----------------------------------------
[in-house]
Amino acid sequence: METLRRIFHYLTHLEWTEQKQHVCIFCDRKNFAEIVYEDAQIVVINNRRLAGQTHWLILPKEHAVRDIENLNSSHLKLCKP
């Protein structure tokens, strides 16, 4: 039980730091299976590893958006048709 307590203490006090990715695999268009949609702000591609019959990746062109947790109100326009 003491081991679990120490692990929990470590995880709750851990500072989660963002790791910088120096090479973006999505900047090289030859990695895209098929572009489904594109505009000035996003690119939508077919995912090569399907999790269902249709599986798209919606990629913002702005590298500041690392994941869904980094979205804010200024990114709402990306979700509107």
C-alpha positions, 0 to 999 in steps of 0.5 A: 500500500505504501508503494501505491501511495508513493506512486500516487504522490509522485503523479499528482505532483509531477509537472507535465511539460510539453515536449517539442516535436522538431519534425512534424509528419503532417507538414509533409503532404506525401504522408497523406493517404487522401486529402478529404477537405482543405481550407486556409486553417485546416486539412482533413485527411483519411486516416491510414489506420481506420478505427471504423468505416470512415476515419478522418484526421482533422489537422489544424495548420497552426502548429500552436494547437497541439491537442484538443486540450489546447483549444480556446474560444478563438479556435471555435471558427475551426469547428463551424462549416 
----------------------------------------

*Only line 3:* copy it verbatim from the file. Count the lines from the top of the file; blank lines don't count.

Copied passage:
């Protein structure tokens, strides 16, 4: 039980730091299976590893958006048709 307590203490006090990715695999268009949609702000591609019959990746062109947790109100326009 003491081991679990120490692990929990470590995880709750851990500072989660963002790791910088120096090479973006999505900047090289030859990695895209098929572009489904594109505009000035996003690119939508077919995912090569399907999790269902249709599986798209919606990629913002702005590298500041690392994941869904980094979205804010200024990114709402990306979700509107």